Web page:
More cogent criticisms of Vietnam's nuclear designs focus on the country's underdeveloped safety culture, its often poor construction quality and inattention to maintenance, and the lack of accountability inherent in a system where the state would be both operator and regulator of the nuclear power sector.
However true these objections may be, all of them sound patronizing to Vietnamese ears and will likely only stiffen the regime's resolve to carry through with its nuclear plan.
Investment in energy-saving technologies coupled with appropriate economic incentives - for example, subsidies for the introduction of technologies funded by a surcharge on electricity use - could make a substantial dent in Vietnam's future energy demand. A senior industry ministry official recently estimated that the heavy industry, transport and construction sectors could all improve their energy efficiency by 20% to 30%.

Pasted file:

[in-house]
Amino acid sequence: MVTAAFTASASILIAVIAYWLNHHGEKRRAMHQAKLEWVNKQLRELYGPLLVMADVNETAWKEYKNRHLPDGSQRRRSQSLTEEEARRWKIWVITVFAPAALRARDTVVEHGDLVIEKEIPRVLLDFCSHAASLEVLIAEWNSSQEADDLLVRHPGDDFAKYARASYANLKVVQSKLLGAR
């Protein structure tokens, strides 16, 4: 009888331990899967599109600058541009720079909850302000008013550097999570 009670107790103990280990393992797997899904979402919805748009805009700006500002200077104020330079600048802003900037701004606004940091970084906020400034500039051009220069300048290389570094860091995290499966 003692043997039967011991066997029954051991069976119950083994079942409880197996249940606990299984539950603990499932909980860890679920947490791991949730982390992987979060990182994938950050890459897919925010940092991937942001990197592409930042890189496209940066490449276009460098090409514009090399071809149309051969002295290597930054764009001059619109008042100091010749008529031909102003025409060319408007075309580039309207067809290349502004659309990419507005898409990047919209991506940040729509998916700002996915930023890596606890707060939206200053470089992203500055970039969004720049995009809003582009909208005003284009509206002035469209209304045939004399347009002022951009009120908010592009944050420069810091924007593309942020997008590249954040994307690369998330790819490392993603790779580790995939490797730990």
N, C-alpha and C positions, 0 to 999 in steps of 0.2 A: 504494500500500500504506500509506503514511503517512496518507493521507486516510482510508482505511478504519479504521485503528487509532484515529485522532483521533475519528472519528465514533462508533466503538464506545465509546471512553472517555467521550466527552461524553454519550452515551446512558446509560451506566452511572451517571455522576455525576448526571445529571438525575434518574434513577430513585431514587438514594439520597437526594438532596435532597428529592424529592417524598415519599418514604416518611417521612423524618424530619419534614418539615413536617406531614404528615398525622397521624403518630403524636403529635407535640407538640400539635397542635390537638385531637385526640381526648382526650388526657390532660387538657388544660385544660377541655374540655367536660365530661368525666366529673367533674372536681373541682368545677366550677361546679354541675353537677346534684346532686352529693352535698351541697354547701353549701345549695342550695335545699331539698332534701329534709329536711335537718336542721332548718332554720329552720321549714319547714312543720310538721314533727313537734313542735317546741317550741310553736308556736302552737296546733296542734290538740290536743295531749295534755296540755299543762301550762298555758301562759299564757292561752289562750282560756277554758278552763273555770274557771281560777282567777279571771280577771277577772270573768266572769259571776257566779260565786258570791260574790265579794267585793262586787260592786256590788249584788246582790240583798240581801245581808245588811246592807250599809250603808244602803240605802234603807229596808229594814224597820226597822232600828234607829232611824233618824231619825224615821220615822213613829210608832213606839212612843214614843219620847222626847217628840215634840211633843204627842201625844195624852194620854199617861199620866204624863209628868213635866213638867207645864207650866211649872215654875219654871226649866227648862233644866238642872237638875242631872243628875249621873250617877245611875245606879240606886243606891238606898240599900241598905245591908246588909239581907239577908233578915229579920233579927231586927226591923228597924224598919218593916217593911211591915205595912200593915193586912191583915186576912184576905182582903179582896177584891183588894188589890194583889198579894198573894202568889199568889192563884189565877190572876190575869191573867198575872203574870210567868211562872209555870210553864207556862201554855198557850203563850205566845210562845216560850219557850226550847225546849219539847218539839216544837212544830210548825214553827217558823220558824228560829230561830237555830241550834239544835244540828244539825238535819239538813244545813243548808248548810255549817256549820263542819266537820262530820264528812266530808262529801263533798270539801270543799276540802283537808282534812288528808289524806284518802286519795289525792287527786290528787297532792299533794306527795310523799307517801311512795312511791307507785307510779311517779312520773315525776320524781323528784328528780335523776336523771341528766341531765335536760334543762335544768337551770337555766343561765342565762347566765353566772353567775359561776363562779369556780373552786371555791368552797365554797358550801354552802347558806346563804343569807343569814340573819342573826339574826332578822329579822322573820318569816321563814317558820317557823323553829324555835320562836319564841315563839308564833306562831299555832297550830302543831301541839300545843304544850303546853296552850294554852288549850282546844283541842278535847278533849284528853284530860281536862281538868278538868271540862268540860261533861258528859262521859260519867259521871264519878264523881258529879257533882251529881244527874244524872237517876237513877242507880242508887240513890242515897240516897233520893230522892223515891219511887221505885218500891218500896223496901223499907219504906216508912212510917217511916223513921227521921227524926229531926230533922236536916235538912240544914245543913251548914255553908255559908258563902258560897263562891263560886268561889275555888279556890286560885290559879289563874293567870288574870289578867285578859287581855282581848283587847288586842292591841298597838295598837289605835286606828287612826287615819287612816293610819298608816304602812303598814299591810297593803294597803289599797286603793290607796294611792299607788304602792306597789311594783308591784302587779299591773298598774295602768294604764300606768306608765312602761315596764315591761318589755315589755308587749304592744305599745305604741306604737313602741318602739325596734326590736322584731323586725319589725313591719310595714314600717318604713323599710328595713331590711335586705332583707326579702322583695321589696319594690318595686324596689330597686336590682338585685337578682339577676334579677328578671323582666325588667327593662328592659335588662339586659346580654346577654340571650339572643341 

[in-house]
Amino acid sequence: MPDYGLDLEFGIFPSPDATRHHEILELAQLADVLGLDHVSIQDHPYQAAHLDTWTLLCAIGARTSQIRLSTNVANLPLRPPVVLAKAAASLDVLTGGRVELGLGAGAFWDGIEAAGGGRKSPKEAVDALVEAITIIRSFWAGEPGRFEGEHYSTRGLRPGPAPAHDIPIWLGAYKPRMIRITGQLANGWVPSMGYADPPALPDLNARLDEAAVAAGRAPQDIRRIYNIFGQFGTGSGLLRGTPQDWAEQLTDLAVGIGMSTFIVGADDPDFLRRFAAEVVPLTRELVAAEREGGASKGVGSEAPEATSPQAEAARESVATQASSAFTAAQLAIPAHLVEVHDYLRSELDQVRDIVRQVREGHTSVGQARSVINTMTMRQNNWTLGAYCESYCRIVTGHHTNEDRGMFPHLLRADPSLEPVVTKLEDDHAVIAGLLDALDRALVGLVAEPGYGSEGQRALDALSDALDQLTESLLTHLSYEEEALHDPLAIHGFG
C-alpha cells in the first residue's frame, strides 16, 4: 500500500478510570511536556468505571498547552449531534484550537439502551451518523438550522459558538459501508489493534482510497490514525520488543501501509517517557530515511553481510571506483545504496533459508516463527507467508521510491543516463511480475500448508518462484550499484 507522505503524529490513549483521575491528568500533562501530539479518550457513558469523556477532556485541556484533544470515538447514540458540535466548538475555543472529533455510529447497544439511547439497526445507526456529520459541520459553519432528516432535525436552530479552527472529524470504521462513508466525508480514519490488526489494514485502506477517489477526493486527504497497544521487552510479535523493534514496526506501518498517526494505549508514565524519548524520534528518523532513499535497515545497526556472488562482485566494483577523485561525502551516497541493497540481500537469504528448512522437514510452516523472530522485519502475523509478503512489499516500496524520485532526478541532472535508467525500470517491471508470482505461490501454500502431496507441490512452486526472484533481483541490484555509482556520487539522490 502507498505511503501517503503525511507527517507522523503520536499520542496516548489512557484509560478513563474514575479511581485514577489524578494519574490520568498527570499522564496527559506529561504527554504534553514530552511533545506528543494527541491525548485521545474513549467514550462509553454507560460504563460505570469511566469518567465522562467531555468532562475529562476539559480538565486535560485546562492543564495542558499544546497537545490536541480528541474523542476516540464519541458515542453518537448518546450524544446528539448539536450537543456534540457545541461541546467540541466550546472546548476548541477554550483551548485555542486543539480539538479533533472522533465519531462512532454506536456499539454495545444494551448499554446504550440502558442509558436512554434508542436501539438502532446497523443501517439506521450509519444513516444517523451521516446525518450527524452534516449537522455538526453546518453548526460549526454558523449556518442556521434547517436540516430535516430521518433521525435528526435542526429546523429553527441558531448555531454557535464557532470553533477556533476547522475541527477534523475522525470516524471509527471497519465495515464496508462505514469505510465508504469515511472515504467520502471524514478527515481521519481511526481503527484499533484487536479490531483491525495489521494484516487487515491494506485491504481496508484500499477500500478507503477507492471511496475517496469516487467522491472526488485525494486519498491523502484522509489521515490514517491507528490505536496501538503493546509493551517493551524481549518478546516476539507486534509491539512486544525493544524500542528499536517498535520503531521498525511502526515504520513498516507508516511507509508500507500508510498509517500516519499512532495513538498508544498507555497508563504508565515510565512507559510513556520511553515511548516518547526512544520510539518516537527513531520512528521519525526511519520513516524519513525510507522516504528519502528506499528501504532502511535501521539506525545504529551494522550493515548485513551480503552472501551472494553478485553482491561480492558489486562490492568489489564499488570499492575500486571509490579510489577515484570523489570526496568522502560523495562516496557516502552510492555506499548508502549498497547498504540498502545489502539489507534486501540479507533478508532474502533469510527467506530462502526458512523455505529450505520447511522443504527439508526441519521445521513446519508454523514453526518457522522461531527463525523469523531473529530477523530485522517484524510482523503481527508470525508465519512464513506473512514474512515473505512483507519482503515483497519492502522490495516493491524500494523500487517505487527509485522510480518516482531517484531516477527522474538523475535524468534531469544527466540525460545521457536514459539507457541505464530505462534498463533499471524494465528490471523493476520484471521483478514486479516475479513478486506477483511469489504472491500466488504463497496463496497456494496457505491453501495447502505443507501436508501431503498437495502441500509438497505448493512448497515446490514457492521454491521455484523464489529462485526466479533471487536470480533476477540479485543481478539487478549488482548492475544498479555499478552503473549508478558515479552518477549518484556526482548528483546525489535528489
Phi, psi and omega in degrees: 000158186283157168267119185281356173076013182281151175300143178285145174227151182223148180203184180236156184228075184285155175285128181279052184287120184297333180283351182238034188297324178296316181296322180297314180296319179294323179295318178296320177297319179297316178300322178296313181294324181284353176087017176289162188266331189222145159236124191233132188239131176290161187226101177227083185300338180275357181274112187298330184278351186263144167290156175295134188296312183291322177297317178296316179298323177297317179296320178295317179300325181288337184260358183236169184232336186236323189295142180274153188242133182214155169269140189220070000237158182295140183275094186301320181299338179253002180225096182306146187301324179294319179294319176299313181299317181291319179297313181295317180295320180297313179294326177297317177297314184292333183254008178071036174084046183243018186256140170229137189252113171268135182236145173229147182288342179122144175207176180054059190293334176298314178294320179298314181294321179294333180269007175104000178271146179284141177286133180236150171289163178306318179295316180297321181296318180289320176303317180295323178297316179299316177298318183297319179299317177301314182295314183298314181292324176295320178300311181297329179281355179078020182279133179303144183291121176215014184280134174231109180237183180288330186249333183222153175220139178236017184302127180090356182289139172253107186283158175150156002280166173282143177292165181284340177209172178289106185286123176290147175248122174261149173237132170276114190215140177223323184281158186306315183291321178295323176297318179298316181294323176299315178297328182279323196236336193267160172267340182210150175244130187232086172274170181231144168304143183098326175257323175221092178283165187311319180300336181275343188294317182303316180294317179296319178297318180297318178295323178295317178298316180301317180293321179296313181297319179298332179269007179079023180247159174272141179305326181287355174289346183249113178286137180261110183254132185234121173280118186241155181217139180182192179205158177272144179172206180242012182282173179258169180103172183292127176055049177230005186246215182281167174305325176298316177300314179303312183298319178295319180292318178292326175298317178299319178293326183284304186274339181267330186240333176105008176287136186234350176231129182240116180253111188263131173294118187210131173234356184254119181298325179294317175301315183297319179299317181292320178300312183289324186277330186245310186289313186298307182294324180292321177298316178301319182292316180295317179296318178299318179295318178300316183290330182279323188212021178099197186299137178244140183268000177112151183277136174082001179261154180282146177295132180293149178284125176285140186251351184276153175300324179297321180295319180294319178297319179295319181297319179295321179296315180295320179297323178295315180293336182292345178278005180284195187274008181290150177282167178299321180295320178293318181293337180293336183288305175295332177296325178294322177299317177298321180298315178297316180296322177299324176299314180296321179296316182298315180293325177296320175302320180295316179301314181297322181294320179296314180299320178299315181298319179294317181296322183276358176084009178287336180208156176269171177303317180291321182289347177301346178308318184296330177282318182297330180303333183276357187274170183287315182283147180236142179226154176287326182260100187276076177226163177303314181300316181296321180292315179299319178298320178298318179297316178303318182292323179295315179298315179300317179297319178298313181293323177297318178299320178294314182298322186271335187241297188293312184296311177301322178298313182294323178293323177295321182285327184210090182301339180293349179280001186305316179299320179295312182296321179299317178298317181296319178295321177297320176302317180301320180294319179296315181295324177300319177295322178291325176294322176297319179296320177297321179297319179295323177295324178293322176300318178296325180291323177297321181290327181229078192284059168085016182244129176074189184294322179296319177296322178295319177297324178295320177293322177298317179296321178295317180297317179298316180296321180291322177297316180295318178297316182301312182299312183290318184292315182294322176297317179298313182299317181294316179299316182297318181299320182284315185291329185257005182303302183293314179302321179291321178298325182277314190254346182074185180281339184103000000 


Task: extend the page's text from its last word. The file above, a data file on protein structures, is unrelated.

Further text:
Barring discoveries of huge pools of gas in the South China Sea (and multinational agreement on how to share them), increments to Vietnam's base load power supply in the next few decades must come either from coal-fired or nuclear power plants.
Each bears its own set of problems: the coal-fired plants will add to the atmosphere's carbon load, while the specter of a possible meltdown accident will hang over the nuclear option. It's a Hobson's choice.